Union Officials Exploit Tragedy to Increase Membership and Dues
Union officials have a long history of propagating tragedy to enforce their pro-union agenda. Big Labor is able to accomplish this effect as efficiently and discretely as any other special interest group. Currently, these union tactics are being used excessively in California. The deaths of two workers have given union officials the opportunity to exploit misfortune to progress their deceitful agenda.
Union officials’ reaction to these deaths would be acceptable if the legislation and comments made about the tragedies coincided with their recommended policy. The first incident of union deception is the proposal of “The Fair Treatment for Farm Workers Act” (Senate Bill 104). This legislation follows the 2008 death of a pregnant farm worker from heat exhaustion, and after the employer was given what union officials described as a slap on the wrist.
Workplace abuse in this regard is abhorred by all and there are laws in place to prevent employers from using unfair labor practices. However, union officials believe that instead of enforcing the existing laws, new legislation is necessary to counteract abusive workplace practices. SB 104 is an example of this strategy. One would think the unions’ goal would be increased employee safety, but what correlation do union election rules have with workers’ rights? None, other than union official’s priority to increase membership and fill union coffers.
SB 104’s main component focuses on union election rules. The primary component of SB 104 is the implementation of “card check” for all agricultural workers concerning union elections, which establishes an undemocratic election process that is highly susceptible to intimidation, fraud and abuse. The only purpose of this bill is to make unionizing workers easier and to increase union membership — not to enhance workplace safety.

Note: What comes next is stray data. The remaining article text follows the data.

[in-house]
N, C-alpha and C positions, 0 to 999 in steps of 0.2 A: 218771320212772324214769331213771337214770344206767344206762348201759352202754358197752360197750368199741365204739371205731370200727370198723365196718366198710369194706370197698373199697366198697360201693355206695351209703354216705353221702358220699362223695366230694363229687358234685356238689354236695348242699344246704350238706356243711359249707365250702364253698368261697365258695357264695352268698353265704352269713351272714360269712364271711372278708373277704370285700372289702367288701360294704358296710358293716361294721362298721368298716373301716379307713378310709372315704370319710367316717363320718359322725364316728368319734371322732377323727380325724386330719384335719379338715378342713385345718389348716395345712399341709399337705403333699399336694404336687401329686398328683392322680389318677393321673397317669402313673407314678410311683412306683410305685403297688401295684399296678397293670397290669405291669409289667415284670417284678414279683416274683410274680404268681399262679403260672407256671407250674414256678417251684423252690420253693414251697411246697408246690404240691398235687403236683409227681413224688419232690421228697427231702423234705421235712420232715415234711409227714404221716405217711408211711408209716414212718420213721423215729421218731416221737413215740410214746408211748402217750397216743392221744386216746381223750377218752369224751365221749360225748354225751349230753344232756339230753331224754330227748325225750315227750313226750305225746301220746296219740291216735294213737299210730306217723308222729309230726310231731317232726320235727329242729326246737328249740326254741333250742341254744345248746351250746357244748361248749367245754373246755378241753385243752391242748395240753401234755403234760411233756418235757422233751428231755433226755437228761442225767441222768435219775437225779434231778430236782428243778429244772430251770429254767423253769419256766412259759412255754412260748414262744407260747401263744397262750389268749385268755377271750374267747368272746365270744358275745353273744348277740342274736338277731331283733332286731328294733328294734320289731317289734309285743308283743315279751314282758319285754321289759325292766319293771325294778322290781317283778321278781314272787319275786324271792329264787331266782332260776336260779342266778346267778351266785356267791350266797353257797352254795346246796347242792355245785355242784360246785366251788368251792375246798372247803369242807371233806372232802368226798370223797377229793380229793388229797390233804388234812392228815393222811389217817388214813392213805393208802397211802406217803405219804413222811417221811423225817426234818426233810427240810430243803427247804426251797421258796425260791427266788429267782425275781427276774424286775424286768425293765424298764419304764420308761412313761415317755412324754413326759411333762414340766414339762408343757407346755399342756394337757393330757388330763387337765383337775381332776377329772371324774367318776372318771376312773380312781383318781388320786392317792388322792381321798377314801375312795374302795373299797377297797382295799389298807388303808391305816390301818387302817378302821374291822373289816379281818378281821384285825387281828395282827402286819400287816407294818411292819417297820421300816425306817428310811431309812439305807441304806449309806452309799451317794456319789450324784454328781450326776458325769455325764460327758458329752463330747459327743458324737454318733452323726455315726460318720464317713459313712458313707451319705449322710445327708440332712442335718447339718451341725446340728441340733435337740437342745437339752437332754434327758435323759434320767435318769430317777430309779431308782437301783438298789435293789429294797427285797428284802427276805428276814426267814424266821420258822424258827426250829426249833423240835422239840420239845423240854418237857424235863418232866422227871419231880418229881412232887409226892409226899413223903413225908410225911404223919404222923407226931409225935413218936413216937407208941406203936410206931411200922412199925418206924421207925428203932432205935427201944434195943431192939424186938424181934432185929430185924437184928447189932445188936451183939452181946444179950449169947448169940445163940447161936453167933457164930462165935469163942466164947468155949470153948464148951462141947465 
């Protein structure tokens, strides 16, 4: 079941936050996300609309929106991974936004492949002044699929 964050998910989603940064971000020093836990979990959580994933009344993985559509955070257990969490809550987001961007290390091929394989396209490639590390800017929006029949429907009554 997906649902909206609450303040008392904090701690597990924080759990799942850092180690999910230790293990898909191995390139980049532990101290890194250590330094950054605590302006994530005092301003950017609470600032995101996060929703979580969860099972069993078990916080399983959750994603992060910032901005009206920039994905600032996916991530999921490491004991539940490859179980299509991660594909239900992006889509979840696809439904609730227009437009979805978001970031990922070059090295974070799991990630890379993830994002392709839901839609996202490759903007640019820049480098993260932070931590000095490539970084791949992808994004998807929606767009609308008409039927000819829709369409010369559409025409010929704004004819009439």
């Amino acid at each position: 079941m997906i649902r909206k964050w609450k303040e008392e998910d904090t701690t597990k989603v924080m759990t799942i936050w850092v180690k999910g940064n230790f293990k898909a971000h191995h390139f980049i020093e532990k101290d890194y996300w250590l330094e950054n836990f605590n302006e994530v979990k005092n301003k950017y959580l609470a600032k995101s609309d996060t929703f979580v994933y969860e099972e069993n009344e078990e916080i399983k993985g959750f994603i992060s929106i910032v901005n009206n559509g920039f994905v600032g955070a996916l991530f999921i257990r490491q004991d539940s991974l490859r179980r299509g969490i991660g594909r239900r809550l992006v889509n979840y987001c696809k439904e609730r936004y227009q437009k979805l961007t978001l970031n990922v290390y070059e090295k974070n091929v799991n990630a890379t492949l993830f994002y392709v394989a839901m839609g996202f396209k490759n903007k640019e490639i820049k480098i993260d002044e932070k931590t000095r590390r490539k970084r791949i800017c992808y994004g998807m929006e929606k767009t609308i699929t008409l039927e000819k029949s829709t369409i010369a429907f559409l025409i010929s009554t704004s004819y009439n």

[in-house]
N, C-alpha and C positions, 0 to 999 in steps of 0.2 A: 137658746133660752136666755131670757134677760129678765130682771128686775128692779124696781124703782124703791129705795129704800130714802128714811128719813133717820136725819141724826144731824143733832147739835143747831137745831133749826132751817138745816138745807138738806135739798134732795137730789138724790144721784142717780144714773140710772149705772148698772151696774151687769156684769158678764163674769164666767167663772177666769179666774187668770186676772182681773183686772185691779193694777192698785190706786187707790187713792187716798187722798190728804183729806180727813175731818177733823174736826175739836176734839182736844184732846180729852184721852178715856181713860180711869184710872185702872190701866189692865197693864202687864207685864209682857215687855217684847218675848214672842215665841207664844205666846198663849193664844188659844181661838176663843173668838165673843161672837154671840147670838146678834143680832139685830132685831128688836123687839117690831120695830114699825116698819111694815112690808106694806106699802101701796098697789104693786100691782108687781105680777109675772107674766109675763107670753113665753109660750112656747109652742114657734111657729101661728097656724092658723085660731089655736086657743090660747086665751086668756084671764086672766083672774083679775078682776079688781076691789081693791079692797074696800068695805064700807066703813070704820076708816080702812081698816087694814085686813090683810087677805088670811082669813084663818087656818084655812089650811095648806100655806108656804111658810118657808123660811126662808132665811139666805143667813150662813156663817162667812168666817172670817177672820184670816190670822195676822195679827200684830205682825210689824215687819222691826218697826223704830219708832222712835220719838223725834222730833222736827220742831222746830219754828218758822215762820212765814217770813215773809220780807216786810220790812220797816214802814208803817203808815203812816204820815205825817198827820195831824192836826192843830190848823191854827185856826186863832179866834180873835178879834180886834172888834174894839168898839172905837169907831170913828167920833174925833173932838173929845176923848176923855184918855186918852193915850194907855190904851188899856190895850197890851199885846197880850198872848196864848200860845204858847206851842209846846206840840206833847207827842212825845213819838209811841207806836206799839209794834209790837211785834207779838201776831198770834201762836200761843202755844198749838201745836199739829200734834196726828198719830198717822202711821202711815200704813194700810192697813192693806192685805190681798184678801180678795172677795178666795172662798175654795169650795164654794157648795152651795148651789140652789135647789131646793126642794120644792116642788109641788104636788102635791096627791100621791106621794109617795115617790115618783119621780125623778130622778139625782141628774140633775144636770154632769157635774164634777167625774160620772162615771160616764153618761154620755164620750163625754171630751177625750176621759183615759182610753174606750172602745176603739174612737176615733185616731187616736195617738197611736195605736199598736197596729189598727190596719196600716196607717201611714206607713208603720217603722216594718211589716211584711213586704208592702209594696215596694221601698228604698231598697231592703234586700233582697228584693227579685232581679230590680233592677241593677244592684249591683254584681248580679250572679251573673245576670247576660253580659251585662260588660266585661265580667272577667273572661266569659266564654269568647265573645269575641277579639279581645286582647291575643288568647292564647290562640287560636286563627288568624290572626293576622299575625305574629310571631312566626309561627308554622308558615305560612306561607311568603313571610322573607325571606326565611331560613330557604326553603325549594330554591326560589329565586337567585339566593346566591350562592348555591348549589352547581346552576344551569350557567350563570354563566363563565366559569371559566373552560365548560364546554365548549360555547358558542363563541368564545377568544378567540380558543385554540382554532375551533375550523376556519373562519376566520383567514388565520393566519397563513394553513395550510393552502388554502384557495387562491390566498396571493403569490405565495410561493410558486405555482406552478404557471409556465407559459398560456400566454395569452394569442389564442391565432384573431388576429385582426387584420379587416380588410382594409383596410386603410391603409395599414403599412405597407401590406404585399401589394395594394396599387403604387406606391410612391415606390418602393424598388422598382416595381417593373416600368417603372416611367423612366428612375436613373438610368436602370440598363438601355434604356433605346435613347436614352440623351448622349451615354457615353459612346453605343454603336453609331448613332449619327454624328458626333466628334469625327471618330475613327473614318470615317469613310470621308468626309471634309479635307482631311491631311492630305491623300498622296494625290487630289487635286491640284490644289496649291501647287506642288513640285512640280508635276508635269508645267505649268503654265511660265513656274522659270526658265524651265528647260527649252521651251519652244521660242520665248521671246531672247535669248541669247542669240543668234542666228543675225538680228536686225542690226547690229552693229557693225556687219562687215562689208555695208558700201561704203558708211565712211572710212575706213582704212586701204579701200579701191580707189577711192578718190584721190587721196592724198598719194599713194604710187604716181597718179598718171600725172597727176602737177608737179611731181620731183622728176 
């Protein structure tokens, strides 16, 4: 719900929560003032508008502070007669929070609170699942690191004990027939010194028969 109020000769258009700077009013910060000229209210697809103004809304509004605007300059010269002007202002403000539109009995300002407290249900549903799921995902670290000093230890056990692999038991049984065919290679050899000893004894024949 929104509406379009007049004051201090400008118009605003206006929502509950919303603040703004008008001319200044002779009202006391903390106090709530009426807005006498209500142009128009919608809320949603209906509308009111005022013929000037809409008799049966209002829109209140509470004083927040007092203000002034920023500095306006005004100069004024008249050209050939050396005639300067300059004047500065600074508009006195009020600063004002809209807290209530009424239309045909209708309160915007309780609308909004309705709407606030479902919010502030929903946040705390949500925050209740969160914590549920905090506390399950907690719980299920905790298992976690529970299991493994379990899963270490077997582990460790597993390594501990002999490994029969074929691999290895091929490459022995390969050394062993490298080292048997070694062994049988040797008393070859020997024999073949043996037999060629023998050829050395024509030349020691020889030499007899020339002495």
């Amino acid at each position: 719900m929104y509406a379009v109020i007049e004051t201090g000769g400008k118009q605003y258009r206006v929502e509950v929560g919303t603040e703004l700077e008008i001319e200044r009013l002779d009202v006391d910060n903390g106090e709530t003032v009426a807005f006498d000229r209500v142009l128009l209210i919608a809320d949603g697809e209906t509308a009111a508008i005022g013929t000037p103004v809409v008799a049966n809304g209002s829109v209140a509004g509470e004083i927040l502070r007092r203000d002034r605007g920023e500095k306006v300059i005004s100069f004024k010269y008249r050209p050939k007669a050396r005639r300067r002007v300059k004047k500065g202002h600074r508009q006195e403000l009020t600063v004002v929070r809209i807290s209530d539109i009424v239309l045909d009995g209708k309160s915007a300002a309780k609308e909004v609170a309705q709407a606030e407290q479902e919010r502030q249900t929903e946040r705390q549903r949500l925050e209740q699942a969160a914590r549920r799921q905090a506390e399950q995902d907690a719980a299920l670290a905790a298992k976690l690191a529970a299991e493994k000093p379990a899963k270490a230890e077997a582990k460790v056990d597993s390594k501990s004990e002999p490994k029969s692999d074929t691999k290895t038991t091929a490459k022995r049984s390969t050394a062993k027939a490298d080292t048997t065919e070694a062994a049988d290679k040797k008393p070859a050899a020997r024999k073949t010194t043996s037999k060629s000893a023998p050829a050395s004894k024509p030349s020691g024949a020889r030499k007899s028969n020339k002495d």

Another example from California is the untimely death of a Costa Mesa city worker, Huy Pham. Huy Pham was recently dismissed due to state budget cuts, and soon after committed suicide. However, as told by his brother, “Mr. Pham had shown no signs of despair and expected to be rehired by the new contractor.”
Given the circumstances, this was an unfortunate event, where there were other issues and problems that needed to be dealt with. As one would expect union officials did not call for greater mental illness awareness in the workplace or other pertinent measures to the problem. Union officials and city representatives had these comments on the event:
“You cannot give out [layoff] notices wholesale like that in this economy. That’s what’s going to happen.” — Orange County Employees Association chief Nick Berardino
“[T]he wisdom and manner of [Costa Mesa officials’] actions [should be questioned], and it is a reminder to all of us about the importance of treating people with dignity and respect. … I will do everything I can to prevent the type of actions that gave rise to the traumatic situation that our colleagues in the city of Costa Mesa are dealing with.” — Orange City Manager John Sibley
Union officials with their comments sidestep the issue at hand. A city manager has no knowledge of how to help someone with mental illness, and neither do unions or union officials. If union officials are to play off tragedy to propose legislation, it must correlate to the tragedies they wish to exploit, not only the special interests of union officials.